Linked by Thom Holwerda on Sat 29th Dec 2012 16:37 UTC
Linux It's sad that we need this, but alas - Matthew Garret has made a list of Linux distributions that boot on Windows 8 PCs with Secure Boot enabled. Tellingly enough, the list is short. Very short. Can someone hack this nonsense into oblivion please?
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Validity period of signing keys ?
by Lennie on Sun 30th Dec 2012 11:52 UTC
Lennie
Member since:
2007-09-22

So there is something I would like to know.

As "Secure boot" uses x509 certificates (SSL cerficates like for HTTPS) what is the validity period of these keys ?

Is it 5 years, 10 years ? 15 years ?

Because sounds to me like when you start up your Windows 8 ARM device (no disabled button for Secure Boot) in 15 years it might not boot anymore ?

Turns out, it is 15 to 20 years:
http://blog.fpmurphy.com/2012/11/list-secure-boot-certificates.html

Will the BIOS/firmware check this ?

So will your PC stop booting in the future ?

Edited 2012-12-30 12:04 UTC

Reply Score: 5

saso Member since:
2007-04-18

http://blog.fpmurphy.com/2012/11/list-secure-boot-certificates.html

Will the BIOS/firmware check this ?

So will your PC stop booting in the future ?

Wow, this is a major fuckup and cause for serious concern. 15 year old working machines aren't all that rare - having this kind of time-bomb in them might very well prove to be a serious issue for businesses relying on UEFI secured systems.

Reply Parent Score: 3

Lennie Member since:
2007-09-22

This is gonna be an other annoyance for the computer museum I'm sure.

(not to mention that the cloud services probably are all offline by then too ?)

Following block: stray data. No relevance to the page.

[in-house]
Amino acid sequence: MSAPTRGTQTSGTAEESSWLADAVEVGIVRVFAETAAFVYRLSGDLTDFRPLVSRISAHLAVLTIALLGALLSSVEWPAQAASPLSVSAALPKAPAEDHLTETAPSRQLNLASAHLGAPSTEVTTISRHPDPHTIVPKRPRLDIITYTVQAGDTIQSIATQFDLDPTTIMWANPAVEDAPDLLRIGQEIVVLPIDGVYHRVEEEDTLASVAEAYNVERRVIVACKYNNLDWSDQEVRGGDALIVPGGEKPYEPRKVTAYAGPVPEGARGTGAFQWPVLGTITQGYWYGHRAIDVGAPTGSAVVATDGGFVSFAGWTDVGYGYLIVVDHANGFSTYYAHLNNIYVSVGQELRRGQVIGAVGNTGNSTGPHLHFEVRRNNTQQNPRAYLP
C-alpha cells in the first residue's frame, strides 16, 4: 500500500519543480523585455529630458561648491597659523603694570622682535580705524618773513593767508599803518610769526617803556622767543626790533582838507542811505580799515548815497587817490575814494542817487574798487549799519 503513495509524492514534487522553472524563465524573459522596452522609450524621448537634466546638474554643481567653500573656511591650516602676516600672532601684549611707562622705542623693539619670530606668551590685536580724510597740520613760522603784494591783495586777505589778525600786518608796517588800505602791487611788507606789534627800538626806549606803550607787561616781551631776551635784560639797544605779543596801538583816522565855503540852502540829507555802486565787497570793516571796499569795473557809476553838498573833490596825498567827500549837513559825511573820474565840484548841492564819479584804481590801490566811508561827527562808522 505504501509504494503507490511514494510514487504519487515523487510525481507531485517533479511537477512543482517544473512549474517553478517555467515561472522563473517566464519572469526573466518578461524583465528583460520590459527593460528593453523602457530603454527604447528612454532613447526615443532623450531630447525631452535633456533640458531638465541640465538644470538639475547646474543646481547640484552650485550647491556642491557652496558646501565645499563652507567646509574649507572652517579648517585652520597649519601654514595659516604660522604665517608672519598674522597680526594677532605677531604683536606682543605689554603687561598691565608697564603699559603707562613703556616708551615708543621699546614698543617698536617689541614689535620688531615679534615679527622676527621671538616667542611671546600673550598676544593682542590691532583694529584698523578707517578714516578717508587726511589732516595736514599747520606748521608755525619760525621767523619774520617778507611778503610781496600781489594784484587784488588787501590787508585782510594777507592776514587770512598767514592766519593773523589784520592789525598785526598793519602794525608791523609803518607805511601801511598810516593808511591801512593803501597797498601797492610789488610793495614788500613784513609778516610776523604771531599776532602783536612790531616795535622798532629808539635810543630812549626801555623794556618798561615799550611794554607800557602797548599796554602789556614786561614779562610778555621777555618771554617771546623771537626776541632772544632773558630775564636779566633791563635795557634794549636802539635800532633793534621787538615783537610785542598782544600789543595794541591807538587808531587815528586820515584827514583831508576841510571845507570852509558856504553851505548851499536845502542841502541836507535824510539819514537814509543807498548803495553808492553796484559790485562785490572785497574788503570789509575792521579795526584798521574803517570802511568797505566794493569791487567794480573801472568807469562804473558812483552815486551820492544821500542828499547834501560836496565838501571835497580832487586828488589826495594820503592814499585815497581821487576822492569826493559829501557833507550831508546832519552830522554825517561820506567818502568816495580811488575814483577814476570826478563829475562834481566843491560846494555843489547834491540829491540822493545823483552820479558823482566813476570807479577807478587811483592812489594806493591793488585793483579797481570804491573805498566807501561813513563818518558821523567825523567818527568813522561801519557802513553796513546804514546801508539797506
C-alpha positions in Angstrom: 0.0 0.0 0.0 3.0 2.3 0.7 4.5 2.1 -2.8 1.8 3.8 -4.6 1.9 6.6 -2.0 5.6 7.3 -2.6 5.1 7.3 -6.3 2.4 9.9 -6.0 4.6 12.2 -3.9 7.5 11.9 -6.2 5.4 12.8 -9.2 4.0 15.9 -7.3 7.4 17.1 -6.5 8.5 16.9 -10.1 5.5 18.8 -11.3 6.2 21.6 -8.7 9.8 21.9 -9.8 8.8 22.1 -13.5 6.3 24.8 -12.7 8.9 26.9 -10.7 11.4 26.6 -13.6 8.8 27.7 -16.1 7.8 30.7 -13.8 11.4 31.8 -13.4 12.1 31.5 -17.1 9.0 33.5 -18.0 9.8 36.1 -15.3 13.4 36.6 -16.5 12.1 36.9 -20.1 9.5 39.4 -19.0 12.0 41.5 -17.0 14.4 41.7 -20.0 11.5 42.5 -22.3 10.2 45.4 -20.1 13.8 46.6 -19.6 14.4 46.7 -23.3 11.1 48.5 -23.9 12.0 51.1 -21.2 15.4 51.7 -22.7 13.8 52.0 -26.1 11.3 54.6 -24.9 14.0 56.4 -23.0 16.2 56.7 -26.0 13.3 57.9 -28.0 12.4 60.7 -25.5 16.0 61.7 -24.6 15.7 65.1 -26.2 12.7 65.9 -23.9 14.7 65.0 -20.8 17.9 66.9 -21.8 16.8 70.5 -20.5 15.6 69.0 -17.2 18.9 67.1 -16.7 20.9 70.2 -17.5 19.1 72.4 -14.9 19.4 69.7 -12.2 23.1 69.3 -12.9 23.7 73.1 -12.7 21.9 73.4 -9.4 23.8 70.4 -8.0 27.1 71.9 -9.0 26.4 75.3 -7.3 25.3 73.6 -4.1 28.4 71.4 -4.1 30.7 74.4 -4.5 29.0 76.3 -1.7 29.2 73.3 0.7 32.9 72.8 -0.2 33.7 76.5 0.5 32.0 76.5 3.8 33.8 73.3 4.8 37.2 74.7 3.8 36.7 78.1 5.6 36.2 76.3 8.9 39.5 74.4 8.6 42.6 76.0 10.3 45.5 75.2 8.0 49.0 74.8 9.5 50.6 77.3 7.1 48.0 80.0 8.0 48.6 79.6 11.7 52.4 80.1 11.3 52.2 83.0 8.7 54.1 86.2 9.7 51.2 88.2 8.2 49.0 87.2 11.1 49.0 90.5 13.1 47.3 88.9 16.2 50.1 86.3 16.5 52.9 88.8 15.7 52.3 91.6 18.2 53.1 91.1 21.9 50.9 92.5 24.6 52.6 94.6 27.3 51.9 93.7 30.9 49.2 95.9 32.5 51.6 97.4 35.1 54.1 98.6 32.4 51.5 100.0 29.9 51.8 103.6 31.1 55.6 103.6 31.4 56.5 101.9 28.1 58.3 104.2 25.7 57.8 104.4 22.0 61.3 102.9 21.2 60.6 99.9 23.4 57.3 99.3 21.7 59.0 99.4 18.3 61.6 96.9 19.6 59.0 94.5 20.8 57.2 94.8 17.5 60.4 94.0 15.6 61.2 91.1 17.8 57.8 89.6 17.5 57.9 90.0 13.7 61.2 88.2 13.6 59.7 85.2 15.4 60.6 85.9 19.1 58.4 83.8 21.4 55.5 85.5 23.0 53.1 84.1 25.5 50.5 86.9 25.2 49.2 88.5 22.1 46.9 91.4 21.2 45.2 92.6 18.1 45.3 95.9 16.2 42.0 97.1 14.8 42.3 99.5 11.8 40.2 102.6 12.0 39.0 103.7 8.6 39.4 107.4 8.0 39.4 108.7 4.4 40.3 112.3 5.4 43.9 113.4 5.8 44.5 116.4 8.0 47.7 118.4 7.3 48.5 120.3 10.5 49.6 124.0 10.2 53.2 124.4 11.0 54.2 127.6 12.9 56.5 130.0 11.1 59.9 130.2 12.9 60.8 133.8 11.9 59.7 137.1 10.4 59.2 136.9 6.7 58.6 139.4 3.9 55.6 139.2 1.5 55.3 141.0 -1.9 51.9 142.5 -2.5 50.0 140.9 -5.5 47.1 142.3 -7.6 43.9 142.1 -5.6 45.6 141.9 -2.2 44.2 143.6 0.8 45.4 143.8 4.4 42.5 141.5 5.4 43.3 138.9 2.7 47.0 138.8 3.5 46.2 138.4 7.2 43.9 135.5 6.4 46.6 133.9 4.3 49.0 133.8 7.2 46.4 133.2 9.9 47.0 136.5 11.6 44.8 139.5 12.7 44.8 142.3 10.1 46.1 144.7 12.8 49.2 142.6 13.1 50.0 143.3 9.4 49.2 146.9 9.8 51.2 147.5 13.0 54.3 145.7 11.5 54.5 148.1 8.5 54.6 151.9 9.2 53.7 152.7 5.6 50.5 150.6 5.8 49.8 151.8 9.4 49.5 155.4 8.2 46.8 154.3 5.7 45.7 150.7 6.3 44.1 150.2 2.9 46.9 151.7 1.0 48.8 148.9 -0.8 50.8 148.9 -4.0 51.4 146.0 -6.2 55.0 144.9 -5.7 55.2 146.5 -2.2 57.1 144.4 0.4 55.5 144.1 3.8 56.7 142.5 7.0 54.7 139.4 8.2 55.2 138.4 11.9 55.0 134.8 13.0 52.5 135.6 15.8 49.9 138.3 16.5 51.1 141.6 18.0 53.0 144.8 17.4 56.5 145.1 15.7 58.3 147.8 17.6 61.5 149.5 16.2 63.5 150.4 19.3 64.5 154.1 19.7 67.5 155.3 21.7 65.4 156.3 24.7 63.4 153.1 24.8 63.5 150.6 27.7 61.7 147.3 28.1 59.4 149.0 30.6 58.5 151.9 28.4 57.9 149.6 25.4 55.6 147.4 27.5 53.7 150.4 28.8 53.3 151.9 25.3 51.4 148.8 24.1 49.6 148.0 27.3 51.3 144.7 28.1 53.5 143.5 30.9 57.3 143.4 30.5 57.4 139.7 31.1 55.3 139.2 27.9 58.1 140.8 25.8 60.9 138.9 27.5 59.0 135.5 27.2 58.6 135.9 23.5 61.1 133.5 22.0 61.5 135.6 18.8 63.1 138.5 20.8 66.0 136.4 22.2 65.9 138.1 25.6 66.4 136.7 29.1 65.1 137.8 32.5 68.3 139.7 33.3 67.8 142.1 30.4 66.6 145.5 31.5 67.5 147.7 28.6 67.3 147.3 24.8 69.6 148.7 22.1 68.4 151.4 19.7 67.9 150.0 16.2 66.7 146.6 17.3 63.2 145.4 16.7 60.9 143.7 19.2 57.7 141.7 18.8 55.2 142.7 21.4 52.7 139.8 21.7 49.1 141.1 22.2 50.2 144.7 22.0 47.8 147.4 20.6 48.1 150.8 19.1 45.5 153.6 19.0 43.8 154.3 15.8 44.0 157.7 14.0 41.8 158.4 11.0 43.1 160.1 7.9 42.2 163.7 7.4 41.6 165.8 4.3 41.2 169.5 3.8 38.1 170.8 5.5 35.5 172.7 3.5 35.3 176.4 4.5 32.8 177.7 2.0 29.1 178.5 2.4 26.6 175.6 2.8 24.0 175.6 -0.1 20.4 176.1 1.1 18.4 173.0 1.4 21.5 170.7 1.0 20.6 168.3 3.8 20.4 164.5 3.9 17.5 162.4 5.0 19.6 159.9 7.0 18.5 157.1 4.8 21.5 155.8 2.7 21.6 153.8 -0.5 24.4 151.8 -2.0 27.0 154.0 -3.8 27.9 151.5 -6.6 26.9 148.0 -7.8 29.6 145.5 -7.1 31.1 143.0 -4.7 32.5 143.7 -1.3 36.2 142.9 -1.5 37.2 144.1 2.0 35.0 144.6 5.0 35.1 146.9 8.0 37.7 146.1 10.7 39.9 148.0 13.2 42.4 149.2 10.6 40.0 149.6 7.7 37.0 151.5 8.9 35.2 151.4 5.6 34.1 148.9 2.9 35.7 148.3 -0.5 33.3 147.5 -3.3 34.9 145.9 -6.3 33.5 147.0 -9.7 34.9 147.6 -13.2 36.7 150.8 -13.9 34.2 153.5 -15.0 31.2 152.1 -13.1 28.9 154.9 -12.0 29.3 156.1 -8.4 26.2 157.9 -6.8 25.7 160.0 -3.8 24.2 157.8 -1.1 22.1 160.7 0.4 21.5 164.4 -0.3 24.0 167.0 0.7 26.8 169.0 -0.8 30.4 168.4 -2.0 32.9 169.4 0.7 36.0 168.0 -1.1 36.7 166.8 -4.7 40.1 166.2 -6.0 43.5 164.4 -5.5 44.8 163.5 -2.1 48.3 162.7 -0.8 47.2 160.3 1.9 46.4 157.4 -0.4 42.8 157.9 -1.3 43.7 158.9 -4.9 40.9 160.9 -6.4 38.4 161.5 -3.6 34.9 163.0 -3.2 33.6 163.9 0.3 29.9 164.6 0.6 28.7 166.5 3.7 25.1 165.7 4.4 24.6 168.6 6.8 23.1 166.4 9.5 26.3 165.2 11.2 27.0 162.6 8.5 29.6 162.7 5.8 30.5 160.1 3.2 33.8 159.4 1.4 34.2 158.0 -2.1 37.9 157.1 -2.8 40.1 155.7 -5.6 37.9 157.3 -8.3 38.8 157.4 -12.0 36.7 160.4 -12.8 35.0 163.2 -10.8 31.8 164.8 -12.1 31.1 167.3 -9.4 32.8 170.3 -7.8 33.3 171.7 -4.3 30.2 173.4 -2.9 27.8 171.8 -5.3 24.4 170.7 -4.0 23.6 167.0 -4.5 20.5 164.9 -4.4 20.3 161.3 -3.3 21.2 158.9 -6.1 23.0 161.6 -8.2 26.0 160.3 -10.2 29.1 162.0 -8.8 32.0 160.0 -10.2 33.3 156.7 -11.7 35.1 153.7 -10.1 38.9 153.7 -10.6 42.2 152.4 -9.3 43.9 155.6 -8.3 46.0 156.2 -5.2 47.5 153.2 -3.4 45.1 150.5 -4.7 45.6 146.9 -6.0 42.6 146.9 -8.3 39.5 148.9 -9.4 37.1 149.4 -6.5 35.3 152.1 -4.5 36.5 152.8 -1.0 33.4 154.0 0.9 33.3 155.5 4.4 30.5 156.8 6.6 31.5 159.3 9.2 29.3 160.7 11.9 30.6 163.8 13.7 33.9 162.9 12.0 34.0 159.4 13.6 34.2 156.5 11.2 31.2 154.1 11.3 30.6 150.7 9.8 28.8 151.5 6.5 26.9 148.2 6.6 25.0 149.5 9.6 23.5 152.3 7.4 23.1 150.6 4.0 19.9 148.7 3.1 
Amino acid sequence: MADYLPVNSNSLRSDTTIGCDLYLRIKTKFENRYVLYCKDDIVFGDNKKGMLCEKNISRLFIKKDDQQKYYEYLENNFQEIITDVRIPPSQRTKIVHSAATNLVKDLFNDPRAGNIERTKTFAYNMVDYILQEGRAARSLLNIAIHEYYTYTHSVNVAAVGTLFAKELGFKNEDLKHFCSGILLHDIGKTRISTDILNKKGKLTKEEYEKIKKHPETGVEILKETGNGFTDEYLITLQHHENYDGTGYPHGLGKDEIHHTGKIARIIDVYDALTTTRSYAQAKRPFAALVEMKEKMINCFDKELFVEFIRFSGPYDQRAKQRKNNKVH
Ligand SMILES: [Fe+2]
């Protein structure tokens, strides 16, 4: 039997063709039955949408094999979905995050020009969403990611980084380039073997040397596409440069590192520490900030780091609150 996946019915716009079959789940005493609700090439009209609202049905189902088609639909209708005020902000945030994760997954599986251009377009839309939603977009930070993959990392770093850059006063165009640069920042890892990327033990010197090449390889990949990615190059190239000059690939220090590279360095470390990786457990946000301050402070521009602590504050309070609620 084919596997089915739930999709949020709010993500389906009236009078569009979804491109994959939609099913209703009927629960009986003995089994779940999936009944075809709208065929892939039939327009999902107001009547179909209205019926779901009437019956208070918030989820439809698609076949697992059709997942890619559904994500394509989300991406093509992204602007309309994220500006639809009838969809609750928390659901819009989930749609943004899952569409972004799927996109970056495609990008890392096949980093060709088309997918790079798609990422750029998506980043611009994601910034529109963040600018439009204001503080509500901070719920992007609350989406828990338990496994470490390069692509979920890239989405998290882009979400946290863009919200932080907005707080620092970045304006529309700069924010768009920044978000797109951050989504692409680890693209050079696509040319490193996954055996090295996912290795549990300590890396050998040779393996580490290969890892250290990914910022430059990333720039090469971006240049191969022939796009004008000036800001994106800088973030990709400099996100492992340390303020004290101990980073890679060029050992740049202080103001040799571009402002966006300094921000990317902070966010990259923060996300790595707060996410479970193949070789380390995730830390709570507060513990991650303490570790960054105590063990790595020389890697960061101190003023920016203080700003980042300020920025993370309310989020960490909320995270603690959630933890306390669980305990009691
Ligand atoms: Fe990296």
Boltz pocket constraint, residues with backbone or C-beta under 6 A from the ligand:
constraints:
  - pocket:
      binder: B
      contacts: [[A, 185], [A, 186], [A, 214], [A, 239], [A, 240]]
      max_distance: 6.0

Reply Parent Score: 4

WereCatf Member since:
2006-02-15

So there is something I would like to know.

As "Secure boot" uses x509 certificates (SSL cerficates like for HTTPS) what is the validity period of these keys ?

Is it 5 years, 10 years ? 15 years ?

Because sounds to me like when you start up your Windows 8 ARM device (no disabled button for Secure Boot) in 15 years it might not boot anymore ?

Turns out, it is 15 to 20 years:
http://blog.fpmurphy.com/2012/11/list-secure-boot-certificates.html

Will the BIOS/firmware check this ?

So will your PC stop booting in the future ?


It's unlikely the UEFI BIOS will enforce the expiration date simply because it does not have any way of validating the date in the settings unless it has Internet-connectivity and can make an encrypted connection to a manufacturer-mandated clock source. If the BIOS just assumed that whatever the date is in the settings is correct then it would be terribly simple for malware to render the device unbootable: just set the date to something past 2040 and reboot. Similarly, block access to the manufacturer-mandated clock source and adjust the date manually every now and then to bypass the expiration date -- the expiration method would be totally, completely ineffective.

Reply Parent Score: 4

Lennie Member since:
2007-09-22

I can't check what it does, I have no intention of buying such a device.

But the OS by default at least, would use the Internet to update the time every time it boots and even update the key database every so often.

If the manufacturer of an ARM device wants to be really sure that the time is correct it would use the onboard GPS device to update the time every so often.

So everytime the time gets updated it stops booting again.

Reply Parent Score: 3